Male Wood Duck practicing the Hokey-Pokey
Winter loosened its death grip on northeast Ohio today long enough for some of us to do some birding wearing less than three pairs of mittens and two coats. Susan and I opted for our 30,000-acre backyard, AKA the Cuyahoga Valley National Park, to see if spring migration is truly on the wing.
As we prepared to hit the trail that leads back to a massive beaver pond, a young couple parked next to us was getting into their car. She asked her partner, “Do you think it’ll be okay to take the snow brush out of my car when we get home?” As the young man slumped into his seat he said, “Well, this is Cleveland and it’s only April, ya know.”
Tree Swallows on a date
Ya gotta be tough to live here.
Regardless of the weather, there are no bad days for birding. Some are just better than others—and today was one of the latter. I wasn’t the only photographer on the trail today. Many of the others, however, were taking pictures of the sun so that they might show their grandchildren what it looks like when the clouds roll away.
Male and female Wood Ducks
Birders know there are often signs, subtle indicators, that this day might be better than the last one. Our sign was a quick look at a Winter Wren just as we hit the trail in earnest. The bird looks like a brown ping-pong ball with feathers. No matter how hard we tried, we could not get the little guy to make a better showing. Winter Wrens are always a treat; in April they’re as rare as a, well, a sunny day.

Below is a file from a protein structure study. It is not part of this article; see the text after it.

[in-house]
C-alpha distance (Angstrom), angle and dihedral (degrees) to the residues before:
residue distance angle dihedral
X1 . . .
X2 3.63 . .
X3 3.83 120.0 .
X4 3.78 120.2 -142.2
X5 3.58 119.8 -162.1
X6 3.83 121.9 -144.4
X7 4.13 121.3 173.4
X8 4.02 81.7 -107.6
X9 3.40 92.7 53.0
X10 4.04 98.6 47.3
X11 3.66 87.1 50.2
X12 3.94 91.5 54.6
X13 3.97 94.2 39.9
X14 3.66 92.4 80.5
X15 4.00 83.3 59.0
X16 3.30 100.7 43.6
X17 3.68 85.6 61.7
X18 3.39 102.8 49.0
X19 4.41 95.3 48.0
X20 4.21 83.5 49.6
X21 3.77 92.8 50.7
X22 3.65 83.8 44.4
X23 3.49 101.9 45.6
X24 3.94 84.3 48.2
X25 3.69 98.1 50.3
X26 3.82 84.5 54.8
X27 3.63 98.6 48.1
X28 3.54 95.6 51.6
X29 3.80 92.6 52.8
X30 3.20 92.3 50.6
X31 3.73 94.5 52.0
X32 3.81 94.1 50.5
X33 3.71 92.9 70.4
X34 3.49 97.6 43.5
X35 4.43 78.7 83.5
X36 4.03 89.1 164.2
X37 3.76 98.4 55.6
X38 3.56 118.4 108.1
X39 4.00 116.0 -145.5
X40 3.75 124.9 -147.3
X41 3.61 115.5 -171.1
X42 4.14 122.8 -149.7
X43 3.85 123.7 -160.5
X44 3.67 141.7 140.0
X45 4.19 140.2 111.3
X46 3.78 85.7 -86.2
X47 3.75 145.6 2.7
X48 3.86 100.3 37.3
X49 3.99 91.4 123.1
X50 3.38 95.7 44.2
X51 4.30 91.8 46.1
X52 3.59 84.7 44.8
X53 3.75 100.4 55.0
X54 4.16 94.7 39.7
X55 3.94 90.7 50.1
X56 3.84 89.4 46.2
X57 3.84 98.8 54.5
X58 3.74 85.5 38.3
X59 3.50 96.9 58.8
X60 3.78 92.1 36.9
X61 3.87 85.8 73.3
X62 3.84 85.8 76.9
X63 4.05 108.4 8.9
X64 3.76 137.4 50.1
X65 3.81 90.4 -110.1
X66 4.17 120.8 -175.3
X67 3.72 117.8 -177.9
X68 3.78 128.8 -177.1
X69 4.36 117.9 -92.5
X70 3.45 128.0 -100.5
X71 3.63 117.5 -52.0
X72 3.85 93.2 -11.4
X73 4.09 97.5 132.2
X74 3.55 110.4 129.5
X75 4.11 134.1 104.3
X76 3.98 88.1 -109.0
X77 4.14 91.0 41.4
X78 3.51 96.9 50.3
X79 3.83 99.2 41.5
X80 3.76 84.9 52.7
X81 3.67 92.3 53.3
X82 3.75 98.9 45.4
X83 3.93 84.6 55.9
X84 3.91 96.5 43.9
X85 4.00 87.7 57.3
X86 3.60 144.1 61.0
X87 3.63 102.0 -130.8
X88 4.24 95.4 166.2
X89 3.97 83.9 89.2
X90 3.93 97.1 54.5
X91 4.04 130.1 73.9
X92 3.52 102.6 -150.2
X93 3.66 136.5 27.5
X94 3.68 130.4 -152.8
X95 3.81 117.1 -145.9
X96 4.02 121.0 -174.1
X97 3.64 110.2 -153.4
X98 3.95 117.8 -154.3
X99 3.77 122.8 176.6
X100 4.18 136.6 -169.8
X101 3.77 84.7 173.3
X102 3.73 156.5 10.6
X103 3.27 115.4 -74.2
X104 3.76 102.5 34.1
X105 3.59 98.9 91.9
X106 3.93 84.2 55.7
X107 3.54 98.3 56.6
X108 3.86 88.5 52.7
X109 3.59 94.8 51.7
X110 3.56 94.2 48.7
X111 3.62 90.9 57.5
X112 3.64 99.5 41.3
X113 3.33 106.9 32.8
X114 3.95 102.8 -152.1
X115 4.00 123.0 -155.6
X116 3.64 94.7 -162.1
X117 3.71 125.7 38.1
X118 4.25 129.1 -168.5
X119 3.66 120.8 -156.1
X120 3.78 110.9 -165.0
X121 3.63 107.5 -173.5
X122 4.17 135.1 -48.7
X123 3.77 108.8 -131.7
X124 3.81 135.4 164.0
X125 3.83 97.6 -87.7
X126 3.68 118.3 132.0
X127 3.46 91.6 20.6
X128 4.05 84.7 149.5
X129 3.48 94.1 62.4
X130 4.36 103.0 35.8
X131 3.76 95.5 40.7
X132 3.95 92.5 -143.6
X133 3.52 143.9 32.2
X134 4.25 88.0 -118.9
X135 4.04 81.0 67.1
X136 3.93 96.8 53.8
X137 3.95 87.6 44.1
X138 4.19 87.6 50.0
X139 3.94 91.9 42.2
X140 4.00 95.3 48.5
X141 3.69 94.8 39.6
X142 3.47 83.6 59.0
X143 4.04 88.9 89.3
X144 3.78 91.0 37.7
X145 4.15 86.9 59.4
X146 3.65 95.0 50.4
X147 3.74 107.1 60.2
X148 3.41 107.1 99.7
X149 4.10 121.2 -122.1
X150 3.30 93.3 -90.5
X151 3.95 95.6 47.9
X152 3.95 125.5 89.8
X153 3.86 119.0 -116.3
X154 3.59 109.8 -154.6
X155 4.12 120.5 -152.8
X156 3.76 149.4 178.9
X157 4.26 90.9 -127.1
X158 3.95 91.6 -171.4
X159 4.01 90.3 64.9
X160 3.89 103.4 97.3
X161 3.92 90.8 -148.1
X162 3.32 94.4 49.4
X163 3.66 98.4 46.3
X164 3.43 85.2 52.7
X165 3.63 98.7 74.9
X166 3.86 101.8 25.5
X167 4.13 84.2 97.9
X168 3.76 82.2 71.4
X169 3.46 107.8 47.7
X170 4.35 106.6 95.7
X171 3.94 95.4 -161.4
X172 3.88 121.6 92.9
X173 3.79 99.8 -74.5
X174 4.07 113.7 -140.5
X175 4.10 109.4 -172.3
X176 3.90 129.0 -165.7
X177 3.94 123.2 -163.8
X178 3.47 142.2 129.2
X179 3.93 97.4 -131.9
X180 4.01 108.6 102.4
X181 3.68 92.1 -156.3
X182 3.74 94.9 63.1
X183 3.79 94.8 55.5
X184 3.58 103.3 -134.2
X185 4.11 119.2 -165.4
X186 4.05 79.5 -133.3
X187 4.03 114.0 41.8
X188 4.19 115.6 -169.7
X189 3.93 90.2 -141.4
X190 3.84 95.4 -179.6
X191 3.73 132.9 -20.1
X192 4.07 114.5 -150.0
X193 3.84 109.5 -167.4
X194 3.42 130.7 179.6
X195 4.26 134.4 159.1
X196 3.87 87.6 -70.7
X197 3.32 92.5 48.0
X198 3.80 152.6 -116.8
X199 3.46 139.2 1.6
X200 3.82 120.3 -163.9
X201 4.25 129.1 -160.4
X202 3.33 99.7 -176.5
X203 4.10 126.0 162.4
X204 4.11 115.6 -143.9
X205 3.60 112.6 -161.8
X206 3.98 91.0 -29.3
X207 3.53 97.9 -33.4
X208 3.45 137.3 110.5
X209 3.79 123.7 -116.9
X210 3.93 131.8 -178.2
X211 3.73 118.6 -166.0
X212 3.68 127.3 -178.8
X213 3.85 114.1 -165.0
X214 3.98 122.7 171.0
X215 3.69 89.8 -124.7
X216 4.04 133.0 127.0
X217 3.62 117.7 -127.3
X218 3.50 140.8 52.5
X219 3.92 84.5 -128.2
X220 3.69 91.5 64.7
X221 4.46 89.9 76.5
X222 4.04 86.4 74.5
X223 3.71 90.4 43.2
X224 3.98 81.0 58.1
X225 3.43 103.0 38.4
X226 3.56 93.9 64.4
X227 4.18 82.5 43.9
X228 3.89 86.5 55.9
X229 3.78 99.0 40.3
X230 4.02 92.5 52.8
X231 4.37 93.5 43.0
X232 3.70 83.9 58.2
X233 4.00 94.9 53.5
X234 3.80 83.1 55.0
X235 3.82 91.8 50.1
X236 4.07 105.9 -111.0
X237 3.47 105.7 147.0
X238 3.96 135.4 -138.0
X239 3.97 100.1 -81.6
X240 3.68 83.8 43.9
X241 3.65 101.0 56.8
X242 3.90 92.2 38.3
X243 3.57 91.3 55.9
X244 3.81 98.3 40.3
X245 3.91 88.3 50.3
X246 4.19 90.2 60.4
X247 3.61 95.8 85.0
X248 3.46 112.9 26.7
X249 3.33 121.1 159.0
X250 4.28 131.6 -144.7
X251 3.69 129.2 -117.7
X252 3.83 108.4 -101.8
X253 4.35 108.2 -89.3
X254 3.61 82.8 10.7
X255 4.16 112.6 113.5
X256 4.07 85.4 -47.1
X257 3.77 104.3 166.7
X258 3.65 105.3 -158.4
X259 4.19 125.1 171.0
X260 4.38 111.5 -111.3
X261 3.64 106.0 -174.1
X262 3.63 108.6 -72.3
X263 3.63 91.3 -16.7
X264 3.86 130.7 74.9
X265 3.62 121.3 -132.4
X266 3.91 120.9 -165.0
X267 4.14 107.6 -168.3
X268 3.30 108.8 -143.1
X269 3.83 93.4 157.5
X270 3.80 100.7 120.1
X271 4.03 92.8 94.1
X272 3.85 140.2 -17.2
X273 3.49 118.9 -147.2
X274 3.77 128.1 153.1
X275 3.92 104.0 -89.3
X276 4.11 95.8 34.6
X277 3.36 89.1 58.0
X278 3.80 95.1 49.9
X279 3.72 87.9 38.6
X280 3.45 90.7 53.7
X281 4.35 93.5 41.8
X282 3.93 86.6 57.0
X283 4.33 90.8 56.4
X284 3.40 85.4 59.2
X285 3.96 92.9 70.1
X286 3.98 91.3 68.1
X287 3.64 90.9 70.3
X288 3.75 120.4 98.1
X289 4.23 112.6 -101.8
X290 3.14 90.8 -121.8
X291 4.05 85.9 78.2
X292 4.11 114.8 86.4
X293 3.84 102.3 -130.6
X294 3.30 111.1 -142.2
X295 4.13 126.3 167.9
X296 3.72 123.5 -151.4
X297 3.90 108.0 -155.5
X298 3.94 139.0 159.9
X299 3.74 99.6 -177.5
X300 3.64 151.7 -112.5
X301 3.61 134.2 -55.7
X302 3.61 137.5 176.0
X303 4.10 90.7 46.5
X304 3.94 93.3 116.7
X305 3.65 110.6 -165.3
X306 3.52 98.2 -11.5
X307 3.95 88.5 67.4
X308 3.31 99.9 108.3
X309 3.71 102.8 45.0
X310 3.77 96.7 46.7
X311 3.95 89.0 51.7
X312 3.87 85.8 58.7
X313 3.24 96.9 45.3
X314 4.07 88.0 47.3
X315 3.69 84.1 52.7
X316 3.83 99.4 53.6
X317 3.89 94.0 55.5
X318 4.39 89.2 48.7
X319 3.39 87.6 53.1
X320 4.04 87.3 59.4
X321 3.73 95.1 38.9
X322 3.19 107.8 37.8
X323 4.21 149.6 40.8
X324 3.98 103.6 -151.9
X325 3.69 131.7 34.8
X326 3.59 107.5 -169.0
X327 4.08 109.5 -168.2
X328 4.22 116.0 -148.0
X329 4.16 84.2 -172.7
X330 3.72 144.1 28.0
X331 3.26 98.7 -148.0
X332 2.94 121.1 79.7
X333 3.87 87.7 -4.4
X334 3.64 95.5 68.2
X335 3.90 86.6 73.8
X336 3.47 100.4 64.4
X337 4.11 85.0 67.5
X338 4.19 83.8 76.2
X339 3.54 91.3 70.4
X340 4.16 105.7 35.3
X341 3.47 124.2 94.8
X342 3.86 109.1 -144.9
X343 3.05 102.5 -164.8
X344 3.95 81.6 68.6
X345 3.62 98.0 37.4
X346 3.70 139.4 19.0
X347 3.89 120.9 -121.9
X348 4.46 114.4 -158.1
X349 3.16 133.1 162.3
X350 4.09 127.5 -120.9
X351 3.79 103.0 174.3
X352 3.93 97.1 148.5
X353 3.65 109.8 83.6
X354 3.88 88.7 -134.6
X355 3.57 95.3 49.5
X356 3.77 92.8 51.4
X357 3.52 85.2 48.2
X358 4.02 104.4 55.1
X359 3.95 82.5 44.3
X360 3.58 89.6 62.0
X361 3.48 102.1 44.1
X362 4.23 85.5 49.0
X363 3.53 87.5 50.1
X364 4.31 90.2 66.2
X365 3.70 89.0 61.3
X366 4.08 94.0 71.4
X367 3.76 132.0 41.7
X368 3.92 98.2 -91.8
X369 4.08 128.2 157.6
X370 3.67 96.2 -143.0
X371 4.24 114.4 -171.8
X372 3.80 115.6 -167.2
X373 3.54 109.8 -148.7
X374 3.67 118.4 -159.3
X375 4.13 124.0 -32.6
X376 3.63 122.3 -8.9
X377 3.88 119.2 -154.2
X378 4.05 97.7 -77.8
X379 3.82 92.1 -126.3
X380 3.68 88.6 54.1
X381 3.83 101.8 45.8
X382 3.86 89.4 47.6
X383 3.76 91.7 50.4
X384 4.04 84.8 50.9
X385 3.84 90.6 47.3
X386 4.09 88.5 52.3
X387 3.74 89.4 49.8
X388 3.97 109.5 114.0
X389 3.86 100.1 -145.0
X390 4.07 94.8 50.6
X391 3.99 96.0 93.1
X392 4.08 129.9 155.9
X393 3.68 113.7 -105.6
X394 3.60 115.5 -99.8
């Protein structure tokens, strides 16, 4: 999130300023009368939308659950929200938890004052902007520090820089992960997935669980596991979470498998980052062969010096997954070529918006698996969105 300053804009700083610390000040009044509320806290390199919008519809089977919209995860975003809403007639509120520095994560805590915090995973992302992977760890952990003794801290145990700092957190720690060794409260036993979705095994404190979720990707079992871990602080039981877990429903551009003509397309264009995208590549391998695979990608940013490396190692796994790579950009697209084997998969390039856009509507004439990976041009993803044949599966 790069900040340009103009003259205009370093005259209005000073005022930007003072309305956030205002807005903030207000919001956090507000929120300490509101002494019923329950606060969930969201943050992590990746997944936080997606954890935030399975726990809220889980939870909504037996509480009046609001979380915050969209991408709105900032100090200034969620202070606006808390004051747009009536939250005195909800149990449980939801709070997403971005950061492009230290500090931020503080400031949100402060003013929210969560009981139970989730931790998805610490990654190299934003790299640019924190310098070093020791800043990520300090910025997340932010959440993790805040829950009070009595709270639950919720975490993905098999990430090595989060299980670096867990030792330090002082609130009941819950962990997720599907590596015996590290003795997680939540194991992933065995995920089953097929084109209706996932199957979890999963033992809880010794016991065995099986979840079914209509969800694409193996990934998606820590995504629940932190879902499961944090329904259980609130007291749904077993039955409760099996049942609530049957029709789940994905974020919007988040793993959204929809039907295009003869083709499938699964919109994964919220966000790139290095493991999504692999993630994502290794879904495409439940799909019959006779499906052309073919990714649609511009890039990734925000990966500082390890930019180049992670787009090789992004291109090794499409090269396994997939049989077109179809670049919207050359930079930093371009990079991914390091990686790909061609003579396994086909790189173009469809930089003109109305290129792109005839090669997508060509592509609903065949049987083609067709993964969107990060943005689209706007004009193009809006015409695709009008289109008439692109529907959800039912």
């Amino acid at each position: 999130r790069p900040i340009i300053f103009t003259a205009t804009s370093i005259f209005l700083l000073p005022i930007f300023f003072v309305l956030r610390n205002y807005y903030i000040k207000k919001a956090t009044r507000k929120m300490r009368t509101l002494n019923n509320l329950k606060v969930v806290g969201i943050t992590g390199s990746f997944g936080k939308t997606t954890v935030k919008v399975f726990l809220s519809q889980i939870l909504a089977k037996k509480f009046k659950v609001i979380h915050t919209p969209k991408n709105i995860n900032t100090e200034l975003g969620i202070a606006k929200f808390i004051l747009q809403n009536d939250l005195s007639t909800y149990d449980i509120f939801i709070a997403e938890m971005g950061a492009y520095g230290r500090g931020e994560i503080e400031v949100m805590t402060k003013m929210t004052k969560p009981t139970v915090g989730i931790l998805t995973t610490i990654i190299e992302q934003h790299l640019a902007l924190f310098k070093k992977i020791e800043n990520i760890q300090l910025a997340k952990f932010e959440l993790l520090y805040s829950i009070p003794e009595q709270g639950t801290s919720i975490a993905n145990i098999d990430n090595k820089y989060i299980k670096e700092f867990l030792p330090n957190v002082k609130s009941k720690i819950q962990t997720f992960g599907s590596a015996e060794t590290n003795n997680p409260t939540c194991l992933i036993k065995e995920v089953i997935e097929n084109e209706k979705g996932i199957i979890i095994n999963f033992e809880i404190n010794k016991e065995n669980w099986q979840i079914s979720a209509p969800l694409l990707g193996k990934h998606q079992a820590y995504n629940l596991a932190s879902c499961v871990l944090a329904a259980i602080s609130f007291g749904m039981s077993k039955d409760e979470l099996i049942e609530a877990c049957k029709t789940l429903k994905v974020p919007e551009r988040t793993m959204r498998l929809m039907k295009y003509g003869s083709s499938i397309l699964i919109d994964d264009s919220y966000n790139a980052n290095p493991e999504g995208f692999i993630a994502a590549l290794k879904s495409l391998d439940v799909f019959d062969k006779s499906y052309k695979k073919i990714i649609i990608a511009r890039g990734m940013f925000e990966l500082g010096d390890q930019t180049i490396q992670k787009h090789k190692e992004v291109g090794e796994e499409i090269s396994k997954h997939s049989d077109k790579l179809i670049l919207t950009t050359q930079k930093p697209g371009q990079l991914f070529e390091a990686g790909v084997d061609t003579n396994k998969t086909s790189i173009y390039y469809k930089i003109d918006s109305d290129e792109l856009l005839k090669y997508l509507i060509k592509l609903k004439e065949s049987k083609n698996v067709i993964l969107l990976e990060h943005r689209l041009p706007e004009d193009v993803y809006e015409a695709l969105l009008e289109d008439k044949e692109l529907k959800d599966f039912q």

Northern Cardinal in his best camo
I’ve heard many non-birders say that finding birds is hard to do because they’re all that same brown color. Hmmm. At least at this time of the year, nature has brightened up the scene a lot. In fact, the more I think about it, the more I believe birding might be the most colorful pastime a person can have.
Take a look at what we found in our three-mile jaunt on one small speck of land on planet Earth. These are four common birds in northeast Ohio. I just hope none of them has put away the snow brush away for the season.